Changed: Not Just a Charm

I work in a funeral home and its cemetery, have for over a year now. It can be tough and draining, but it's rewarding. I find it challenging and yet filled with some of the best, realest parts of human nature, and the magic of life at its end. There's only one way to say I love the industry.

I spend a lot of time with families, and a fair amount of that time is devoted to prearranging funeral and cremation services. Sometimes it's a spouse planning for his wife. Sometimes it's a woman for her sister. Other times it's an individual making his or her own plans, whether because they're of sound mind and sound body and understand that that's the right time, or because they've received a diagnosis and have no choice but to get their affairs in order. It could be years in advance, or just days before a passing.

Today I sat with the first example, a mid-age man getting some ideas on paper for his wife. He's an educated, experienced man, kind and conscientious, well-liked by the others at our establishment who know him. I've met him twice now, and he's the right kind of open and authentic, a good sort of soul. You can just tell. No red flags or false pretenses (both of which I've become rather adept at sussing out), nothing uncomfortable to vibe on.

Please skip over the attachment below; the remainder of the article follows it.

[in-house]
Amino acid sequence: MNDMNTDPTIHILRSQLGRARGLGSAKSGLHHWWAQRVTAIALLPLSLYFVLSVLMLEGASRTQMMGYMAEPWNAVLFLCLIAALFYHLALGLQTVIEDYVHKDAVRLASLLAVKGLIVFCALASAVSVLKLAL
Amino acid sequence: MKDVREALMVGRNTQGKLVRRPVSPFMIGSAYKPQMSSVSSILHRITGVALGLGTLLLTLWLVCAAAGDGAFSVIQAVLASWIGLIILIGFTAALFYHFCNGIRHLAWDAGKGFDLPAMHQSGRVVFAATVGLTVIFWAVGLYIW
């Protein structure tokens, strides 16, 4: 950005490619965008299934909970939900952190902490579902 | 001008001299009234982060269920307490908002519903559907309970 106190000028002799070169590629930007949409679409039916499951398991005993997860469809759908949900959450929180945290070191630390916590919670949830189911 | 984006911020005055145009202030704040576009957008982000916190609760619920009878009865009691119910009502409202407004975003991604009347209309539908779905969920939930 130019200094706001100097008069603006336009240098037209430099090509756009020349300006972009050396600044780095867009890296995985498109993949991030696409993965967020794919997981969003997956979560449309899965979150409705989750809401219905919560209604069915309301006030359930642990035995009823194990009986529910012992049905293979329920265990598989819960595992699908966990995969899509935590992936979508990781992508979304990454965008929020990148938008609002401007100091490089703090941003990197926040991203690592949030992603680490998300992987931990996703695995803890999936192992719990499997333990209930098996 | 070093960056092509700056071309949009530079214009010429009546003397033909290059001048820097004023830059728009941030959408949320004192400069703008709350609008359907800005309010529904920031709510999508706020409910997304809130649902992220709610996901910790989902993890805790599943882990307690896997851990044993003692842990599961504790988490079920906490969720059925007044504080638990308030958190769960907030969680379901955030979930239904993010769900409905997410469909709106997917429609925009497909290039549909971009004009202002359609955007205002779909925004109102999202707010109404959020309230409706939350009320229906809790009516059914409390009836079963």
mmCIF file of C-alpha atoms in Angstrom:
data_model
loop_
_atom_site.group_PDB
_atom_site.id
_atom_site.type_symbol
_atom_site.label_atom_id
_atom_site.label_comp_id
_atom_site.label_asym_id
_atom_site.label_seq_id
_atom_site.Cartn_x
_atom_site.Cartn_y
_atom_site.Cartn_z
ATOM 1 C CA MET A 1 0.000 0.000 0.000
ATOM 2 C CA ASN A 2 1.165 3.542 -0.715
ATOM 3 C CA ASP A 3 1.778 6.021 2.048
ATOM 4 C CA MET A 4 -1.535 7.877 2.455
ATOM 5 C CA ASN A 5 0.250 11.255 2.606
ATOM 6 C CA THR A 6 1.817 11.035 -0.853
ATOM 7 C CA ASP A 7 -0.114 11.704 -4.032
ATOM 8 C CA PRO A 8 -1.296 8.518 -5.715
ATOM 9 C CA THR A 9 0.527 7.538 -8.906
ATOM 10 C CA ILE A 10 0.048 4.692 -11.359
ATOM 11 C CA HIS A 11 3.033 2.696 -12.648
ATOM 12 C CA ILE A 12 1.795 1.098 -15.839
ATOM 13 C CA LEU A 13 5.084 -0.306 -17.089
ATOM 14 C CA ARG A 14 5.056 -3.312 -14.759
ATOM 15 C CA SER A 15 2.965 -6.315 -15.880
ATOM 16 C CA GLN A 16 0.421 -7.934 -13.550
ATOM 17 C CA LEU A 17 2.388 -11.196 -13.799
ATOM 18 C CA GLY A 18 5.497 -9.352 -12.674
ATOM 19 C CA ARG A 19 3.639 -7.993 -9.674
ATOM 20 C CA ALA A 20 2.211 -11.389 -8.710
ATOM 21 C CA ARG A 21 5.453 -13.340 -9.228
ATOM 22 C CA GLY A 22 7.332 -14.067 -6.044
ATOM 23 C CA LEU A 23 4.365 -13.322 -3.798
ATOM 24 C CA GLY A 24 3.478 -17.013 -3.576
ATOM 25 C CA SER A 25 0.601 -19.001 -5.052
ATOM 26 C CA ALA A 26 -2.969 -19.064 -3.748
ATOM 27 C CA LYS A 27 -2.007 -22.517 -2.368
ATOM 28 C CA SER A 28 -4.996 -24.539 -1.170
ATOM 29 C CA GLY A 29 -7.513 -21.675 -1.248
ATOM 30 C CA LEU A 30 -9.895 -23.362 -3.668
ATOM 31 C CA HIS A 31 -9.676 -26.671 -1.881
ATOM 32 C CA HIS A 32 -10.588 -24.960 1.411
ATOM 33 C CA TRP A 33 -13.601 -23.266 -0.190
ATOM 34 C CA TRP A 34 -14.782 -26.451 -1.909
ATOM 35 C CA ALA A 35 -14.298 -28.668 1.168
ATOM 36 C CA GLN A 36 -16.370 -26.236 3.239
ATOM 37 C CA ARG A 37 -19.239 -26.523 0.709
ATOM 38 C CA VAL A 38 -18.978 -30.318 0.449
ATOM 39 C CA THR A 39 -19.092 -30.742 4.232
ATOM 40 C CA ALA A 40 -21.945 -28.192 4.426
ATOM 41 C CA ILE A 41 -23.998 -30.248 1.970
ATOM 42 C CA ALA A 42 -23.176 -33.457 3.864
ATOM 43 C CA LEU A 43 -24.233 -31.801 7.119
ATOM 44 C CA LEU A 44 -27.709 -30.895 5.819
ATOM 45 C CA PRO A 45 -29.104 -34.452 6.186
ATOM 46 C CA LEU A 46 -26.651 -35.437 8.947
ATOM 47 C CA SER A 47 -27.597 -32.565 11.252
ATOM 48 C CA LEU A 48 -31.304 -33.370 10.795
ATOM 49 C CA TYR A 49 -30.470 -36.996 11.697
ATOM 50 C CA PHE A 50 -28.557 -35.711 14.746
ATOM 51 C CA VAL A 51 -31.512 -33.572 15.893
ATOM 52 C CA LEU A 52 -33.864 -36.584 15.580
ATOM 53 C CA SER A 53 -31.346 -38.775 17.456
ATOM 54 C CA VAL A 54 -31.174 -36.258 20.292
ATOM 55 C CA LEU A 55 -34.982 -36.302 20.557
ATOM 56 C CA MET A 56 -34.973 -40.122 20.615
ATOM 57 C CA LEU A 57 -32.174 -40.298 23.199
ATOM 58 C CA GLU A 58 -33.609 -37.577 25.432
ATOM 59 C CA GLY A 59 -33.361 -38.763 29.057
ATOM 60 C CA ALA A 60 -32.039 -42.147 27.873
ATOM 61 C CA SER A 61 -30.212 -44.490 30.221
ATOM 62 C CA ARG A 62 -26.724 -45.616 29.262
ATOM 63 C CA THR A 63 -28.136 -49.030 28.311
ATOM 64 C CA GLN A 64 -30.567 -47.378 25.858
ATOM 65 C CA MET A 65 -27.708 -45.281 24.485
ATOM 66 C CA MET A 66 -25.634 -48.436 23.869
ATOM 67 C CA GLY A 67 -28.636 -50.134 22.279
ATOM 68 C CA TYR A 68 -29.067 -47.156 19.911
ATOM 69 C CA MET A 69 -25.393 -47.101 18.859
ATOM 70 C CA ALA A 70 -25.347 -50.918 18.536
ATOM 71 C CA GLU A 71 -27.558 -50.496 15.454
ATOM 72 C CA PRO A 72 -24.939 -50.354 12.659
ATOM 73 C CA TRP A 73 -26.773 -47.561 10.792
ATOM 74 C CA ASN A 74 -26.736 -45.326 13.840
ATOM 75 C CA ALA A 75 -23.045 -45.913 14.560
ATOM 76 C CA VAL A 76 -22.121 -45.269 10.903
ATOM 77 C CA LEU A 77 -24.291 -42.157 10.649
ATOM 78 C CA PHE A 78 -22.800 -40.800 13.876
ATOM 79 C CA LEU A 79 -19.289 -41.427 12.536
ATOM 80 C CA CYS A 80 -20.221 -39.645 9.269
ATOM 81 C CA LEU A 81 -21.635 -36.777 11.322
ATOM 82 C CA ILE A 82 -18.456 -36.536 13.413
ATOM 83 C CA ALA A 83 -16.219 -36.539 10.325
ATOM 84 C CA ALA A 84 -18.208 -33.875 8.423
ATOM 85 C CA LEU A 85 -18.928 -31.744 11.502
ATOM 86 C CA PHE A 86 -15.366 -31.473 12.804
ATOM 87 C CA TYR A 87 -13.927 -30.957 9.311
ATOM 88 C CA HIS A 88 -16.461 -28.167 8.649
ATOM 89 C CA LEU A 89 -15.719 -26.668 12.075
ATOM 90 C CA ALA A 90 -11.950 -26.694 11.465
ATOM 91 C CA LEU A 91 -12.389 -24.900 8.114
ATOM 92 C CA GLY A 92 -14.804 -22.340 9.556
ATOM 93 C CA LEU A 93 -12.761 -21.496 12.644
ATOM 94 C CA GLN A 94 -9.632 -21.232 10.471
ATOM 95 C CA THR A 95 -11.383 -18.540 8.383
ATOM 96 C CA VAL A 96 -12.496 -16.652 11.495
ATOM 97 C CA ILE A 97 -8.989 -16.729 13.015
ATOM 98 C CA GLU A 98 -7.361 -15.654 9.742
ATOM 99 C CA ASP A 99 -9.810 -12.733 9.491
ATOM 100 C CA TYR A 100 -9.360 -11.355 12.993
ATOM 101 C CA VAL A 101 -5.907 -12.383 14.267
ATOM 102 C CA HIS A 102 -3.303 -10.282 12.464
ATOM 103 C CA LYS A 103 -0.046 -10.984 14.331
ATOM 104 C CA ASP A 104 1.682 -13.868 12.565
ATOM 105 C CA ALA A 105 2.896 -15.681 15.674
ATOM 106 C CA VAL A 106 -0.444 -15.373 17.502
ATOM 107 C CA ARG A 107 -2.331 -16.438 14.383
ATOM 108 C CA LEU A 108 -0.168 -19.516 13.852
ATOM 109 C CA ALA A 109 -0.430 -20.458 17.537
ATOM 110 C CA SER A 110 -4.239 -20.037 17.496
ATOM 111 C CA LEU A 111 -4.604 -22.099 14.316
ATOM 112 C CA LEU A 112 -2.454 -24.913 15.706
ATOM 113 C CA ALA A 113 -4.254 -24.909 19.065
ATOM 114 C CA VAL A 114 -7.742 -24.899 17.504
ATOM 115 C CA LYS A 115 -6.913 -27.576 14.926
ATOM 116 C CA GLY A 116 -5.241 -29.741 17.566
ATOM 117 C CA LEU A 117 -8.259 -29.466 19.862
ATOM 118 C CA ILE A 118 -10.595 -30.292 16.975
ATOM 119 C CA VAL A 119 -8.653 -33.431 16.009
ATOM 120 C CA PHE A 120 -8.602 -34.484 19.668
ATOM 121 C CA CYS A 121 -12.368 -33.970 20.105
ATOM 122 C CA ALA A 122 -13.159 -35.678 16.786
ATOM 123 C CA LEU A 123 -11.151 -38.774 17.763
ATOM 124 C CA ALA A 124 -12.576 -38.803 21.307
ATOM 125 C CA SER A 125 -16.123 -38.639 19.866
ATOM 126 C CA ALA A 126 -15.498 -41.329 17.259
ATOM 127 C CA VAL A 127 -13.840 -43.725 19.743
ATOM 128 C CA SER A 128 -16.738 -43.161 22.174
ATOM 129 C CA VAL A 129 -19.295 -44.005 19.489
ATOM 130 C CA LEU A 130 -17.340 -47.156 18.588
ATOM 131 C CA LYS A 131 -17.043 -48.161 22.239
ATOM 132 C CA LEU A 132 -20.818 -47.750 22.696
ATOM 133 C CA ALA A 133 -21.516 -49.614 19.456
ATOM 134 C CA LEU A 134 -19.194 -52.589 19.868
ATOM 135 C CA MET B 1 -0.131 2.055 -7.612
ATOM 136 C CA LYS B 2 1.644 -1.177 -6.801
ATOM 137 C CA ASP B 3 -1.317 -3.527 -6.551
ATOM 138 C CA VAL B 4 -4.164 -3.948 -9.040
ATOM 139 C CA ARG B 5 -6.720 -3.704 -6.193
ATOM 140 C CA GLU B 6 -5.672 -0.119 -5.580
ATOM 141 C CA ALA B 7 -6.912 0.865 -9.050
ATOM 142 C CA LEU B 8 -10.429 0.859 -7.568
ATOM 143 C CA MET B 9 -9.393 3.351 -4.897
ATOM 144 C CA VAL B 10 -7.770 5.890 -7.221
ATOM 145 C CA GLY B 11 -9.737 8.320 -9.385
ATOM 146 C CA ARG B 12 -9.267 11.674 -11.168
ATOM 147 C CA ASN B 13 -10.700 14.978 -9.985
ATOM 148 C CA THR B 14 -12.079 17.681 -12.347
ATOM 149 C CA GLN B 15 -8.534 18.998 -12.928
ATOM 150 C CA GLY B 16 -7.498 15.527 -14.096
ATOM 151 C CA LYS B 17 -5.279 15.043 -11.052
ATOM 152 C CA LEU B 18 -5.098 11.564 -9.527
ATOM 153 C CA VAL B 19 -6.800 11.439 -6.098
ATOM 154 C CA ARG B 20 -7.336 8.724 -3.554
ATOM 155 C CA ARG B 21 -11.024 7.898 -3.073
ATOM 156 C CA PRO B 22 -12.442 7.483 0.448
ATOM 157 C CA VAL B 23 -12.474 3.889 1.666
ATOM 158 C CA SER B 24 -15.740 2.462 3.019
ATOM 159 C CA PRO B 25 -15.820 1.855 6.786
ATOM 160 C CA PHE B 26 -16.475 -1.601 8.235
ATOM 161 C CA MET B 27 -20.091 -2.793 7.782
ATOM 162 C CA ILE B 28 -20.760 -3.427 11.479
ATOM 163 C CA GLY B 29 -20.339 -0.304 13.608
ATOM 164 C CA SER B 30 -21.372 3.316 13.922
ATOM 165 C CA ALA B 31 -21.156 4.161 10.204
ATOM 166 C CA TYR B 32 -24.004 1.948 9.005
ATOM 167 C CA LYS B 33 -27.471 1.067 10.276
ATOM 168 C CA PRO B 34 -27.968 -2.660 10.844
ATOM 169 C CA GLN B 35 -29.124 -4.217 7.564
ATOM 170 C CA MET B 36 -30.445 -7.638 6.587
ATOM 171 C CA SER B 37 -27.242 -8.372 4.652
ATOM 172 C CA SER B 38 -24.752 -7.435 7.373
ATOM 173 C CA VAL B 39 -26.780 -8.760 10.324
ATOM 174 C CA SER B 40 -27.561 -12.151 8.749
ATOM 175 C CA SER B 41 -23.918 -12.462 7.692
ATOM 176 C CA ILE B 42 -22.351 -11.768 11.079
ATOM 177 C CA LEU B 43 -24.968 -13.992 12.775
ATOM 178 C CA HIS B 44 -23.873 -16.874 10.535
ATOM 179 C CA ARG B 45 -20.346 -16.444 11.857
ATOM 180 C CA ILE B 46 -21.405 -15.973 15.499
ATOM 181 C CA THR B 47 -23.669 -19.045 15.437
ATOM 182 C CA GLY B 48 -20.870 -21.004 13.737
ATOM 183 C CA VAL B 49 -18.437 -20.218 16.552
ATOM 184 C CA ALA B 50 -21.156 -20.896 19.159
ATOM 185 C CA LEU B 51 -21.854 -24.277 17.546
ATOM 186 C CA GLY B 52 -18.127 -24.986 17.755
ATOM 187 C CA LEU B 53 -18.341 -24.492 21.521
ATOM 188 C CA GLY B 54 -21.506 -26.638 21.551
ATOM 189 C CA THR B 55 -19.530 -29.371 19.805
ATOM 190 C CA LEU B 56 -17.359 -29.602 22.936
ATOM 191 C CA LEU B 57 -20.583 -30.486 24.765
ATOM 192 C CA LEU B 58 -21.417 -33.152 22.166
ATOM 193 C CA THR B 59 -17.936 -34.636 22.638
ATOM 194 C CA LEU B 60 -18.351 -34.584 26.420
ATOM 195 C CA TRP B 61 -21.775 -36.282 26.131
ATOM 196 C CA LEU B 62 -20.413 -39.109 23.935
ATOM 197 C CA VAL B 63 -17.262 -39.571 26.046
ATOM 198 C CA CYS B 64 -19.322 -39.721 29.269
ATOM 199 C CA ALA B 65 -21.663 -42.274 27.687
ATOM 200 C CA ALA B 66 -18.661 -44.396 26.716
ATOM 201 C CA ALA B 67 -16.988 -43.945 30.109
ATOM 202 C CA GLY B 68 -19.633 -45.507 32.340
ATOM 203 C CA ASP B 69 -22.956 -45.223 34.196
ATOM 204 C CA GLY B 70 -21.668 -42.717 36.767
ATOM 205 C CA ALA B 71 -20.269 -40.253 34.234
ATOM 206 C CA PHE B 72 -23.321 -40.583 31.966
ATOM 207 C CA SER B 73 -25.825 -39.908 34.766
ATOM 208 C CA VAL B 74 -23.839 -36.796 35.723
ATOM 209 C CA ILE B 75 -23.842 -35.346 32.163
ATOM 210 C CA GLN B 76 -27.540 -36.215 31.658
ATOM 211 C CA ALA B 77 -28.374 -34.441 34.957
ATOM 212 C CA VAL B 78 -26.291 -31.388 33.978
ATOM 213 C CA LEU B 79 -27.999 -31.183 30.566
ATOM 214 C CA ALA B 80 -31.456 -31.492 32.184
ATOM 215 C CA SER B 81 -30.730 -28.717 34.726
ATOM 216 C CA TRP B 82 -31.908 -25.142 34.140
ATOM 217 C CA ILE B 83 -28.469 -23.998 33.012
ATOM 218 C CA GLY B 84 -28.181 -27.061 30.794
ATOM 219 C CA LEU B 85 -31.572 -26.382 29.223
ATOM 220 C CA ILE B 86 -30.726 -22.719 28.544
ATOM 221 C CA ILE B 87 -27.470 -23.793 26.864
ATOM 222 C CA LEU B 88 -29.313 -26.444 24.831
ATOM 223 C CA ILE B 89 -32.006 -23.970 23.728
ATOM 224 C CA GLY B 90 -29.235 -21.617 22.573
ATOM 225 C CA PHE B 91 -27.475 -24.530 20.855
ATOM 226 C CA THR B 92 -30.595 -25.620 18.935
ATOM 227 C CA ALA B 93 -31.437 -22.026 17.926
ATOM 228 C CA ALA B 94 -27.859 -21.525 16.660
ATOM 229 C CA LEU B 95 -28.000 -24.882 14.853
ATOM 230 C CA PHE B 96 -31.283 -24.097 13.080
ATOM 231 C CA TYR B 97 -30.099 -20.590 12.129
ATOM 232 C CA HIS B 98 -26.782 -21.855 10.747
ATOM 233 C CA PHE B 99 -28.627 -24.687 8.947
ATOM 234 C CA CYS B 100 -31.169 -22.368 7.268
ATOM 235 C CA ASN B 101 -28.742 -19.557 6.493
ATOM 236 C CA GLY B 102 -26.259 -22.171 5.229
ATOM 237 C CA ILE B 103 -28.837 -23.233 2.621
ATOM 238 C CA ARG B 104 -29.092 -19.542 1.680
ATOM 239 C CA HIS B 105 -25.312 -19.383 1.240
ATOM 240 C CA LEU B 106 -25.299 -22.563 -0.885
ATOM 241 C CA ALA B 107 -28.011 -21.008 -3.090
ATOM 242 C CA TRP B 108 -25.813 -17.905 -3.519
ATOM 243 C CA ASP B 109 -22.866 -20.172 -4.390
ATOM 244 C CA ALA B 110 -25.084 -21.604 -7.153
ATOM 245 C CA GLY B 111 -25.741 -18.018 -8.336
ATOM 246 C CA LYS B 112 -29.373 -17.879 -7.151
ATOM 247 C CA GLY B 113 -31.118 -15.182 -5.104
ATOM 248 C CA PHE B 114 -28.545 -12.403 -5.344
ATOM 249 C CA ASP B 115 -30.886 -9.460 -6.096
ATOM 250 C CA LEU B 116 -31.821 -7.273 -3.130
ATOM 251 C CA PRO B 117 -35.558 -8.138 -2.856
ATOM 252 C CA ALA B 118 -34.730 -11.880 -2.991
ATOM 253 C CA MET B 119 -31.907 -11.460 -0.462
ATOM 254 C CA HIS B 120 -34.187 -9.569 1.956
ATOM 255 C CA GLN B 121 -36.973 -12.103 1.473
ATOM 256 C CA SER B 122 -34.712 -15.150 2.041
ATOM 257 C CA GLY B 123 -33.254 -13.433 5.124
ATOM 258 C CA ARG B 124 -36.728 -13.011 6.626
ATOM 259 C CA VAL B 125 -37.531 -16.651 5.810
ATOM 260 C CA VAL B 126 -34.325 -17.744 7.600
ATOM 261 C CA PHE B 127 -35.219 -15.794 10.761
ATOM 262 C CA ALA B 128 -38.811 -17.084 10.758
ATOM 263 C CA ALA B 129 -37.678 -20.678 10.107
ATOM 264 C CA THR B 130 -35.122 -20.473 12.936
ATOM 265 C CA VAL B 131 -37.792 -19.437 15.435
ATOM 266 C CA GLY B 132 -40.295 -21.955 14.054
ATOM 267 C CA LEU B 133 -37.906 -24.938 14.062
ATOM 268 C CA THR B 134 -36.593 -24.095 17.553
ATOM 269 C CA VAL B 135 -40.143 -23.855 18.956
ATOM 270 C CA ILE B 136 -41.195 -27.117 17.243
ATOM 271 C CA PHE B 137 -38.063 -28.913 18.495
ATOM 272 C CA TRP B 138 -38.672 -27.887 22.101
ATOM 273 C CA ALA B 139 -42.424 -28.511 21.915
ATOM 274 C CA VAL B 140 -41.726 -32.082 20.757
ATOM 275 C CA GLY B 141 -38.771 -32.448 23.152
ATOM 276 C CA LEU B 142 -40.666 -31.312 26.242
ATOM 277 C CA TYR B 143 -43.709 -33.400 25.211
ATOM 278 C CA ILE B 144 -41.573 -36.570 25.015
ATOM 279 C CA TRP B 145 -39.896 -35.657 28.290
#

He interrupted our flow of funeral conversation to ask, "What does the 'changed' charm mean?"

It's not often folks pay attention to the hodgepodge of pendants I usually wear together on a single chain. Rarely has anyone mentioned them, so I was surprised. But I didn't have a problem answering.

I told him I'd bought this charm -- which says "for the better" on the back -- after I left an abusive marriage several years ago. That back then it was about choosing to embrace the manifestation of change necessary for my eventual healing, and that now it's a reminder of how far I've come. "It's been seven years and I'm happier than ever, healthier," I said. Changed.

His reaction was immediate. His chocolate eyes, so close a match to his skin, turned soft and he gently placed his hand on mine as he said, "I'm so proud of you."

Real. Human. Magic.